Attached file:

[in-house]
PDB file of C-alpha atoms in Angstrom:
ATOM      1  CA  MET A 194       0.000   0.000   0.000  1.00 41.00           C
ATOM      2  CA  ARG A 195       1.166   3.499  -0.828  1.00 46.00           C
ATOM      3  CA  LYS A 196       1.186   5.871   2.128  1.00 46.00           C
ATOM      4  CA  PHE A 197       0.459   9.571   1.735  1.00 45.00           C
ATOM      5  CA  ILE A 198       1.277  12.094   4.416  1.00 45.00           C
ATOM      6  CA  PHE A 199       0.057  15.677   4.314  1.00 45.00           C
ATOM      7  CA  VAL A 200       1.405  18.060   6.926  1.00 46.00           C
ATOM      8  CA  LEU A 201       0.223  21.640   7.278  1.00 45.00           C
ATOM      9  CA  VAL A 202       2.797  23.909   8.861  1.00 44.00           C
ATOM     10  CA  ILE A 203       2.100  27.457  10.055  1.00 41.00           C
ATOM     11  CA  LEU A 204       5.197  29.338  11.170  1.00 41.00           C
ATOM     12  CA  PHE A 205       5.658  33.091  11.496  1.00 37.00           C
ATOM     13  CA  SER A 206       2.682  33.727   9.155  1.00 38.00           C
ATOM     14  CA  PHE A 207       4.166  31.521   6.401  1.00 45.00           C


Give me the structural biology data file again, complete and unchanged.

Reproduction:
[in-house]
PDB file of C-alpha atoms in Angstrom:
ATOM      1  CA  MET A 194       0.000   0.000   0.000  1.00 41.00           C
ATOM      2  CA  ARG A 195       1.166   3.499  -0.828  1.00 46.00           C
ATOM      3  CA  LYS A 196       1.186   5.871   2.128  1.00 46.00           C
ATOM      4  CA  PHE A 197       0.459   9.571   1.735  1.00 45.00           C
ATOM      5  CA  ILE A 198       1.277  12.094   4.416  1.00 45.00           C
ATOM      6  CA  PHE A 199       0.057  15.677   4.314  1.00 45.00           C
ATOM      7  CA  VAL A 200       1.405  18.060   6.926  1.00 46.00           C
ATOM      8  CA  LEU A 201       0.223  21.640   7.278  1.00 45.00           C
ATOM      9  CA  VAL A 202       2.797  23.909   8.861  1.00 44.00           C
ATOM     10  CA  ILE A 203       2.100  27.457  10.055  1.00 41.00           C
ATOM     11  CA  LEU A 204       5.197  29.338  11.170  1.00 41.00           C
ATOM     12  CA  PHE A 205       5.658  33.091  11.496  1.00 37.00           C
ATOM     13  CA  SER A 206       2.682  33.727   9.155  1.00 38.00           C
ATOM     14  CA  PHE A 207       4.166  31.521   6.401  1.00 45.00           C